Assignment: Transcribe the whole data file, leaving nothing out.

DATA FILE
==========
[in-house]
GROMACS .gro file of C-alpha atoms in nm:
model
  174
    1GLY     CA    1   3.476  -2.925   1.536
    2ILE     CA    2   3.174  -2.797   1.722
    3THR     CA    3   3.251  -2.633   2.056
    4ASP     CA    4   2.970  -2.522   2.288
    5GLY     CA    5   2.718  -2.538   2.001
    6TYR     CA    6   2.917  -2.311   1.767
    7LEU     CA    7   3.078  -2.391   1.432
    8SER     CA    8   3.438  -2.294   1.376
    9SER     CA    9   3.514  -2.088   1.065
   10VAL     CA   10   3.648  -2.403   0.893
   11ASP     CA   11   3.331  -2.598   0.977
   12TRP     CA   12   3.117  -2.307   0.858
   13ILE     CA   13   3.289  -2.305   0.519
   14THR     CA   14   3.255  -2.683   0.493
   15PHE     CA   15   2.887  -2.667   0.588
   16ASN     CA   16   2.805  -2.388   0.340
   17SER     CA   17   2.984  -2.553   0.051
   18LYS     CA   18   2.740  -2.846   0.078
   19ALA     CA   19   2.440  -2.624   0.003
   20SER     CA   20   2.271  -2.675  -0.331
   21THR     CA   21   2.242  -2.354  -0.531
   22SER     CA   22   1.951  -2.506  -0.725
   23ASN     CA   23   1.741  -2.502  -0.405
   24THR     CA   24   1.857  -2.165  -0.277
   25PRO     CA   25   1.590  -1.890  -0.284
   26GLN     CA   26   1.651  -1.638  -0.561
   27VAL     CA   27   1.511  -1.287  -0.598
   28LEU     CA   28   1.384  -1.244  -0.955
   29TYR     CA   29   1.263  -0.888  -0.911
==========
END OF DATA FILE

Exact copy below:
[in-house]
GROMACS .gro file of C-alpha atoms in nm:
model
  174
    1GLY     CA    1   3.476  -2.925   1.536
    2ILE     CA    2   3.174  -2.797   1.722
    3THR     CA    3   3.251  -2.633   2.056
    4ASP     CA    4   2.970  -2.522   2.288
    5GLY     CA    5   2.718  -2.538   2.001
    6TYR     CA    6   2.917  -2.311   1.767
    7LEU     CA    7   3.078  -2.391   1.432
    8SER     CA    8   3.438  -2.294   1.376
    9SER     CA    9   3.514  -2.088   1.065
   10VAL     CA   10   3.648  -2.403   0.893
   11ASP     CA   11   3.331  -2.598   0.977
   12TRP     CA   12   3.117  -2.307   0.858
   13ILE     CA   13   3.289  -2.305   0.519
   14THR     CA   14   3.255  -2.683   0.493
   15PHE     CA   15   2.887  -2.667   0.588
   16ASN     CA   16   2.805  -2.388   0.340
   17SER     CA   17   2.984  -2.553   0.051
   18LYS     CA   18   2.740  -2.846   0.078
   19ALA     CA   19   2.440  -2.624   0.003
   20SER     CA   20   2.271  -2.675  -0.331
   21THR     CA   21   2.242  -2.354  -0.531
   22SER     CA   22   1.951  -2.506  -0.725
   23ASN     CA   23   1.741  -2.502  -0.405
   24THR     CA   24   1.857  -2.165  -0.277
   25PRO     CA   25   1.590  -1.890  -0.284
   26GLN     CA   26   1.651  -1.638  -0.561
   27VAL     CA   27   1.511  -1.287  -0.598
   28LEU     CA   28   1.384  -1.244  -0.955
   29TYR     CA   29   1.263  -0.888  -0.911